A History of Lucasville Ohio: A Digital GalleryMain MenuThe History of Lucasville, Ohio : A Virtual ExhibitThe History of Lucasville, OhioThe Lucasville Historical SocietyBehind the Scenes of the CollectionThe CollectionA brief history and visual representation of Lucasville's history.Resources and Useful WebpagesThe Ohio Field School - Center for Folklore Studies OSU d3215a55d81ccd40ca769f59020e951bf05ec0cb
J.H. Brant Store
12019-04-17T02:15:56-07:00The Ohio Field School - Center for Folklore Studies OSU d3215a55d81ccd40ca769f59020e951bf05ec0cb334051Advertisement on grocery specials at Brant's Family Store. The advertisement is specifically for Francis H. Legget and Company's "Premier Canned Foods."plain2019-04-17T02:15:56-07:00The Ohio Field School - Center for Folklore Studies OSU d3215a55d81ccd40ca769f59020e951bf05ec0cb
This page is referenced by:
1media/Screen Shot 2019-04-16 at 8.20.50 PM.png2019-04-17T00:43:37-07:00The Joseph H. Brant Store8A showcase of a local Lucasville businessplain2019-04-20T15:45:18-07:00The Brant Store was a family owned general store that served Lucasville for generations, providing merchandise that supplied a wide range of needs. Joseph H. Brant Jr., son to Joseph Brant Sr. and Susan Wilson, founded the business, which emerged out of a store owned originally by Dr. B.G. Warwick. Brant worked for Warwick until Warwick passed away in 1880. He then purchased the store and worked as a pharmacist there. The store’s slogans, including “The Village Store” and “Merchants to People Who Know”, illustrate its strong local appeal.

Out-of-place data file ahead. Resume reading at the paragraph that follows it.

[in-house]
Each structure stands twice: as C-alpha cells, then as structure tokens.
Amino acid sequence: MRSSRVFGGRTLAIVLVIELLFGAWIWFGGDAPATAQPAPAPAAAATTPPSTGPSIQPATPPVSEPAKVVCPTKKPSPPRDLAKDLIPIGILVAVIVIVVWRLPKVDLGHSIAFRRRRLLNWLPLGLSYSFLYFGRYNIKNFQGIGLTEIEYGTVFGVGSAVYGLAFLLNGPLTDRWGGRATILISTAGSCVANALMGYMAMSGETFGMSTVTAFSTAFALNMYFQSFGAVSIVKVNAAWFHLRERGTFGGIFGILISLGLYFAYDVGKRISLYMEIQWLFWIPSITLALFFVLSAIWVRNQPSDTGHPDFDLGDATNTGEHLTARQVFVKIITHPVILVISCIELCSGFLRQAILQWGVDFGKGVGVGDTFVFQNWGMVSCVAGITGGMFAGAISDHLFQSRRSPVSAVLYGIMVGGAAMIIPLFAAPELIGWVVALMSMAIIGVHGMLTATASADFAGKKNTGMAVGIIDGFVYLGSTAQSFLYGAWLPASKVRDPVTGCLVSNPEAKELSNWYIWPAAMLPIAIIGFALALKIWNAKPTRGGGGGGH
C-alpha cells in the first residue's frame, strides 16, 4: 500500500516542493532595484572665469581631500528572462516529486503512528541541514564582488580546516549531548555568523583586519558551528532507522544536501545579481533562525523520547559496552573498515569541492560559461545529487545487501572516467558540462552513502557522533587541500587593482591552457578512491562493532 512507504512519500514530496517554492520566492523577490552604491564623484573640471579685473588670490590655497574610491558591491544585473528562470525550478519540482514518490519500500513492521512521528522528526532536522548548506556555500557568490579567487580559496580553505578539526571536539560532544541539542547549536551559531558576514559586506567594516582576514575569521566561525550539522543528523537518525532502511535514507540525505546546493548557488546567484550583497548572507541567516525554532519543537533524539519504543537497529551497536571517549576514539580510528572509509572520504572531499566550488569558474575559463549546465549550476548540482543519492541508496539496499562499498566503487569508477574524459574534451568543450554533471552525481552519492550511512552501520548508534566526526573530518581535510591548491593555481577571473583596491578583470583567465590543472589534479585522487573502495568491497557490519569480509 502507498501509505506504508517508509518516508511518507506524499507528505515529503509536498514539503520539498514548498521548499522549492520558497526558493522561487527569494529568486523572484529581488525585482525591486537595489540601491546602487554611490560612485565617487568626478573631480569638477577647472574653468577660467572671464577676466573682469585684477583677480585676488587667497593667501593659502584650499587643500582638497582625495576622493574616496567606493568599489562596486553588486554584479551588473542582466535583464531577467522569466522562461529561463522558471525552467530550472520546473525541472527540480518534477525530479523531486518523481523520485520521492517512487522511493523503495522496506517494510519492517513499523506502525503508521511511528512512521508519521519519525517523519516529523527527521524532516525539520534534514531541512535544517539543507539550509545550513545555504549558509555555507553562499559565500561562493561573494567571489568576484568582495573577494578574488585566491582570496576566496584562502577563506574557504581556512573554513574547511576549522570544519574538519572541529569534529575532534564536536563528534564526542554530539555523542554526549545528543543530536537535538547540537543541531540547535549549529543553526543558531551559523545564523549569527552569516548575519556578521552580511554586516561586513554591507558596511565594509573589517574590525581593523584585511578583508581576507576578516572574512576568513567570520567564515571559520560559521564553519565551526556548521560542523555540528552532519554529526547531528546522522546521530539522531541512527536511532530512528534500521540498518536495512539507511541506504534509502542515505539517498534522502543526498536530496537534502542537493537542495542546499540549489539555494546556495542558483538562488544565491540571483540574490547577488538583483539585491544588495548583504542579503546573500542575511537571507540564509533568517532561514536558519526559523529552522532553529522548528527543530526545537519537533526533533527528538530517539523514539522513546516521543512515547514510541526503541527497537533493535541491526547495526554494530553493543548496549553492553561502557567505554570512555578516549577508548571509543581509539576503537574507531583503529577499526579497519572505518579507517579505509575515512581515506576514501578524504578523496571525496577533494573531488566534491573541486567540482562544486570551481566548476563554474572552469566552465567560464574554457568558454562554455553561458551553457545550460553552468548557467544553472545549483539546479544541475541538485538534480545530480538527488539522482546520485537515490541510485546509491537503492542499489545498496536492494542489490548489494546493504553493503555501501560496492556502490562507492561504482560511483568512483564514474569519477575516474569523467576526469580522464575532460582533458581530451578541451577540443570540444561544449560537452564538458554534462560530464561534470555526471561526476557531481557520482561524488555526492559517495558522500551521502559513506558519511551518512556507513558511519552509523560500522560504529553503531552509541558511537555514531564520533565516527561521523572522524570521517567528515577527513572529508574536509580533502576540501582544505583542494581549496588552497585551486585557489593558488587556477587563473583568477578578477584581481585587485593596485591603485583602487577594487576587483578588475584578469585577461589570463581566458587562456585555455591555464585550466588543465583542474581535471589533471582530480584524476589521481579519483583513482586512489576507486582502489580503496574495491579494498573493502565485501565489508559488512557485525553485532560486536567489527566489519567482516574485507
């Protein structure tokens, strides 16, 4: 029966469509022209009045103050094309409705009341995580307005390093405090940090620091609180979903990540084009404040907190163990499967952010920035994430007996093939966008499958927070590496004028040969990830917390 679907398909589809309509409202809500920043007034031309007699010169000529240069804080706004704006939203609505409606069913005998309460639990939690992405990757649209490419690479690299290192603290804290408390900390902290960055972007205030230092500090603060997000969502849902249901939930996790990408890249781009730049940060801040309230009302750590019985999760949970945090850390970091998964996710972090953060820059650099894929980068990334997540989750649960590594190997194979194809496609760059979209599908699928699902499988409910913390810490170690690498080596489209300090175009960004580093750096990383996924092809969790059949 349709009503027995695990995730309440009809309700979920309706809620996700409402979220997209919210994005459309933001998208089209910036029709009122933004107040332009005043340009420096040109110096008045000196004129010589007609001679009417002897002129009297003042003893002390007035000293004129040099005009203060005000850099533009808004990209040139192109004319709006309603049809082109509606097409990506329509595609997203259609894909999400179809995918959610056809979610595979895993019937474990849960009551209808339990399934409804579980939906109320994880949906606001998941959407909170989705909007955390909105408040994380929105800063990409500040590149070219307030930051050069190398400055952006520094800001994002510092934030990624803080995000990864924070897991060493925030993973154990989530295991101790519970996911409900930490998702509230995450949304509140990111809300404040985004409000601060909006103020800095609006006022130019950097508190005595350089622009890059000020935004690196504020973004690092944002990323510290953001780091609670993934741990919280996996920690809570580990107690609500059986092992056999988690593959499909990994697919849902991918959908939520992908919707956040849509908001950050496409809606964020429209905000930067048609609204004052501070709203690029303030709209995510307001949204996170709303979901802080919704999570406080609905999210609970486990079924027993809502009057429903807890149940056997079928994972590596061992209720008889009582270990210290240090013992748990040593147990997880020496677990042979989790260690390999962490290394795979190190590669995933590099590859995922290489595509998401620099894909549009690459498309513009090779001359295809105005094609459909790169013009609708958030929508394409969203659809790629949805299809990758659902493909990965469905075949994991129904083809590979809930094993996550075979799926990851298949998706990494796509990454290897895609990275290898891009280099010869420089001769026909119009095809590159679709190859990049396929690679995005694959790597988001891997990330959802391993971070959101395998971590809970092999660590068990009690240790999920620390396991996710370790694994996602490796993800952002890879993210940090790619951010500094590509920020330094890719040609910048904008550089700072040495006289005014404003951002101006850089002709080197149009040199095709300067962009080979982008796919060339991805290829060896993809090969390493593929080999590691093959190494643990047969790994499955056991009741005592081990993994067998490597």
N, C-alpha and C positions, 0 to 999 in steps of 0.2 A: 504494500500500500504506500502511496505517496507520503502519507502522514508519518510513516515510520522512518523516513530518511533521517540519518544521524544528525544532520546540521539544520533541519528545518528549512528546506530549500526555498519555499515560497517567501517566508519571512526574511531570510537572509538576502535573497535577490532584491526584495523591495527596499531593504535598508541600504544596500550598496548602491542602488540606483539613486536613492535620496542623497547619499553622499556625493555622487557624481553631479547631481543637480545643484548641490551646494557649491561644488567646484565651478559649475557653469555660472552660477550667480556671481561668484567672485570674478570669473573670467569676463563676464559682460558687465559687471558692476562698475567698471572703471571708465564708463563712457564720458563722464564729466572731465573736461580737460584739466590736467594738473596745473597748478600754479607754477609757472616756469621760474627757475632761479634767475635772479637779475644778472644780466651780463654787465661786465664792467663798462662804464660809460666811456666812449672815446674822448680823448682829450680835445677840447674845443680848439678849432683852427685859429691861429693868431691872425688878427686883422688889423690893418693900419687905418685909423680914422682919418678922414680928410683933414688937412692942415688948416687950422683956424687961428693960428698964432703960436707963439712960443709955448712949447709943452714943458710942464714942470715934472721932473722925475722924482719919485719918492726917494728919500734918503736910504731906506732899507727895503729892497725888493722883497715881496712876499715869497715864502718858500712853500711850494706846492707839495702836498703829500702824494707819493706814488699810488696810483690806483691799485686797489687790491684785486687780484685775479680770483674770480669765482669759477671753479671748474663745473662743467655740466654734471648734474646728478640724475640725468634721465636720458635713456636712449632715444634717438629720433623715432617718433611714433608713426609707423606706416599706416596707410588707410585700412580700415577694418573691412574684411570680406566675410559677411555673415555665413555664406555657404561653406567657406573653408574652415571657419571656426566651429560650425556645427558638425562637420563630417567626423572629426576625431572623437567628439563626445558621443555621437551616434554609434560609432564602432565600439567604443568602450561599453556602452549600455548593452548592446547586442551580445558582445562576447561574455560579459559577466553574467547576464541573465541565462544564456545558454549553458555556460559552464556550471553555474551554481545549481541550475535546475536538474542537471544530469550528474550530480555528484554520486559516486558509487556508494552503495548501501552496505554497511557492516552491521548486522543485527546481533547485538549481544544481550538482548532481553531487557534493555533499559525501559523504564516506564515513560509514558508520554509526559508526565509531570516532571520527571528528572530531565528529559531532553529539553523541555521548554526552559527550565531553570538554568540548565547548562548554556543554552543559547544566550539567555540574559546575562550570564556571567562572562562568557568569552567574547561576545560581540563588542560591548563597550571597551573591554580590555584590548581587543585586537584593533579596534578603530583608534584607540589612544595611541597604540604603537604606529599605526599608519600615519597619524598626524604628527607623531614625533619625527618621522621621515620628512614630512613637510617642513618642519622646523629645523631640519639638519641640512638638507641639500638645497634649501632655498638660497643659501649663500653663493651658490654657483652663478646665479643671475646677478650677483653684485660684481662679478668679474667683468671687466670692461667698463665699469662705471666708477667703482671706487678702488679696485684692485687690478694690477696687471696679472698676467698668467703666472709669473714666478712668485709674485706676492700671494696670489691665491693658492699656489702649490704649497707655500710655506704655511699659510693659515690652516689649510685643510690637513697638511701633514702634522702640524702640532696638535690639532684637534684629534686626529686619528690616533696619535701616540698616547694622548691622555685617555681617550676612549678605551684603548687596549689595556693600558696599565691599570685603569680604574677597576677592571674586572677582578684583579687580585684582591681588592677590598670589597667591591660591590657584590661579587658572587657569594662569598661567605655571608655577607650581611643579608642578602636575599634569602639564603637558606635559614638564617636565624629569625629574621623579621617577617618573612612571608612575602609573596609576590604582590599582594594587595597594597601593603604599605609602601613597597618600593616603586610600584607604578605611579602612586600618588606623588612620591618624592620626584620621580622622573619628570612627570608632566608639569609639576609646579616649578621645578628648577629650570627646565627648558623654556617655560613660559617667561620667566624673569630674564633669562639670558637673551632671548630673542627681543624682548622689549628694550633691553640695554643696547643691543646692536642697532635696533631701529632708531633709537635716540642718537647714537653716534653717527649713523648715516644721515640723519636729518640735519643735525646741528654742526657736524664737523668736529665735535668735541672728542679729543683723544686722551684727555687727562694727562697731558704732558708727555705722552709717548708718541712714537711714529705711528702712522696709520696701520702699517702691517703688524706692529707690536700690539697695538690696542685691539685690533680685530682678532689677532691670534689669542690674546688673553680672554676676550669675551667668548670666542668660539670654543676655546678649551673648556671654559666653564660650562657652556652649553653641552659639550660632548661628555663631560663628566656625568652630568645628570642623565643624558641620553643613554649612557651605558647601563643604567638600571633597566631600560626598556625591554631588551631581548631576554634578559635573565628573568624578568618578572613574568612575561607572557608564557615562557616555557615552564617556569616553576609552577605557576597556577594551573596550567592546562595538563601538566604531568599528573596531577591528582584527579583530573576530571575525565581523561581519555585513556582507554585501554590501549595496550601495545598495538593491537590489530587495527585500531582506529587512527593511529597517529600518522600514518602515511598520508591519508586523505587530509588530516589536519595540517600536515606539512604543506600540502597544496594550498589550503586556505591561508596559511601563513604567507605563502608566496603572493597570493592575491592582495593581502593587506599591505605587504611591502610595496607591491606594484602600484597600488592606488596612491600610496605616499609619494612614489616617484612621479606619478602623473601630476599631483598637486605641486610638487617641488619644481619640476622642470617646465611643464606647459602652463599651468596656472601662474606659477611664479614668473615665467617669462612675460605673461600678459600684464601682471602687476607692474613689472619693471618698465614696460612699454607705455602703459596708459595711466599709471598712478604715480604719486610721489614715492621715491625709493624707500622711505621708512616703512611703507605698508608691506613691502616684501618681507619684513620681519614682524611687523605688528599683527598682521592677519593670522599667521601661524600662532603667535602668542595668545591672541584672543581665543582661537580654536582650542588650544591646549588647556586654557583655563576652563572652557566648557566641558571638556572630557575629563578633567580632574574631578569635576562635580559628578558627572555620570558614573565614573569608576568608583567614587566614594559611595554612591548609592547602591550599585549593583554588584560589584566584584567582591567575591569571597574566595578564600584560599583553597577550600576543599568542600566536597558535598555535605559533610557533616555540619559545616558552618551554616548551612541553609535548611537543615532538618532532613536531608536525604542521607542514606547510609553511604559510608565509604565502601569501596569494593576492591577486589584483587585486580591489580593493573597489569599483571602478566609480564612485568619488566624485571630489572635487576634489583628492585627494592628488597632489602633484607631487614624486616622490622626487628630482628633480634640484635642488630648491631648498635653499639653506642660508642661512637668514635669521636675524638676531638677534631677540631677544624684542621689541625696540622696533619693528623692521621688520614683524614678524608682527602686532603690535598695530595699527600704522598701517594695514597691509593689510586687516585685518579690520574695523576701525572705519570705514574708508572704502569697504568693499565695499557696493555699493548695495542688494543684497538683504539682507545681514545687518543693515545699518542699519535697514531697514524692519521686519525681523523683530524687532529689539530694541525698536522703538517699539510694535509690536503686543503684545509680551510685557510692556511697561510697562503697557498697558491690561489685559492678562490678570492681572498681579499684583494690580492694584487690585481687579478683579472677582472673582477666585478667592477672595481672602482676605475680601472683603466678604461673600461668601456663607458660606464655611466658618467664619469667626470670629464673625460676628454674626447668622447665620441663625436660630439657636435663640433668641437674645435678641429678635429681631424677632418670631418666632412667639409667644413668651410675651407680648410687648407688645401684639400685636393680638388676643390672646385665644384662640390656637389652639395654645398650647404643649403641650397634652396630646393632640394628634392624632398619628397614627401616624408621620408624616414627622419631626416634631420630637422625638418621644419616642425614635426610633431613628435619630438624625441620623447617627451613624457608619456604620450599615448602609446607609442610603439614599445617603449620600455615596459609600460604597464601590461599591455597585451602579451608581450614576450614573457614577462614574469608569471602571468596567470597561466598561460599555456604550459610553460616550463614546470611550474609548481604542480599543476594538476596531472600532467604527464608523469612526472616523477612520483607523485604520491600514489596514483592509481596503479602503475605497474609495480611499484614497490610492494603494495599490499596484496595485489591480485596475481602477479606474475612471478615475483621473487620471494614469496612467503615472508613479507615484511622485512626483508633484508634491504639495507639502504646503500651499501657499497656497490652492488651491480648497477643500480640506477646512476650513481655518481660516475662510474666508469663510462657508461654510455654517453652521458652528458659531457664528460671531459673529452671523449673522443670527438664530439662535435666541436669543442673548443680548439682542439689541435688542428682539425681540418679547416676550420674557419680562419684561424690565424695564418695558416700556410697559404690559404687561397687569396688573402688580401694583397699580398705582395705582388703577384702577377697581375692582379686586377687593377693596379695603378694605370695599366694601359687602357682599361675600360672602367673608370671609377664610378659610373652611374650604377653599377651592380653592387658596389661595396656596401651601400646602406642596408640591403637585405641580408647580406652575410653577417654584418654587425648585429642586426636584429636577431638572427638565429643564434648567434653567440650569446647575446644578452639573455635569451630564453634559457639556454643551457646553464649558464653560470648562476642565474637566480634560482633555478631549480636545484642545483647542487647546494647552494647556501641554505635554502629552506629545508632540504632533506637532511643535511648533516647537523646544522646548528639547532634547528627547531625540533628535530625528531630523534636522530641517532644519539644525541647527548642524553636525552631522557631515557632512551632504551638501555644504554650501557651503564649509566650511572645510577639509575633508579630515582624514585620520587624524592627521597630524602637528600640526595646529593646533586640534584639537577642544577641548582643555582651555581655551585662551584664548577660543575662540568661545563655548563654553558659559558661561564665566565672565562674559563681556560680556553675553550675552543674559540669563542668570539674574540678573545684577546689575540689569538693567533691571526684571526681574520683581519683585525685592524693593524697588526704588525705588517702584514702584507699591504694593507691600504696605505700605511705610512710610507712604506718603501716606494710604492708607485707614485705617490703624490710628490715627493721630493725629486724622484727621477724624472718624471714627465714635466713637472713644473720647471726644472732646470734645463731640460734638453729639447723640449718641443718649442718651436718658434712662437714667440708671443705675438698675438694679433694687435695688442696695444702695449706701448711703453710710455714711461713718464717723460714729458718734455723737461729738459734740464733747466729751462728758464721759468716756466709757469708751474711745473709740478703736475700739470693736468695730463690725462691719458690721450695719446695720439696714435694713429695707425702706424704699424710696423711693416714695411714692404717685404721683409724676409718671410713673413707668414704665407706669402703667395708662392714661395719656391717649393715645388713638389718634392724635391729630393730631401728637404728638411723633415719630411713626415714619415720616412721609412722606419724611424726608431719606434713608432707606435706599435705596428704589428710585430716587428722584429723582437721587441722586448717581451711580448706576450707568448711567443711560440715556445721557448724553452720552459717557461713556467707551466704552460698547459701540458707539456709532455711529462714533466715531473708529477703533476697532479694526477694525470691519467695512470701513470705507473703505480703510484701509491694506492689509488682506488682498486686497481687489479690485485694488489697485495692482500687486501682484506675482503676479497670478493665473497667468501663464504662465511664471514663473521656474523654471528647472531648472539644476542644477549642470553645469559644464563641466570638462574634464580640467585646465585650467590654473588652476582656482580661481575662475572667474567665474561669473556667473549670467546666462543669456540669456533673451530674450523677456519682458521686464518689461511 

In 1903, the Brant-Appel Company was established, expanding the general store’s business. Brant’s own son, Clyde, worked as a storekeeper, and in the 1930s, he also began publishing his own newspaper, the Whittler’s Gazette. The newspaper was satirical in nature and trailed local events, often highlighted by entertaining stories and poetry. Clyde himself often assumed another persona, writing as a hillbilly named “Rube”. While locals knew Rube was a character Clyde portrayed in writing, Clyde would jest about Rube’s anonymity and on occasion, Rube and Clyde would even banter back in forth in the newspaper.
In 1968, Jean and Robert Hancock became the primary shareholders of the Brant-Appel Company and transitioned from selling general merchandise to kitchen and cabinetry items. In 1983, the company was officially renamed the Brant-Appel & Hancock Company.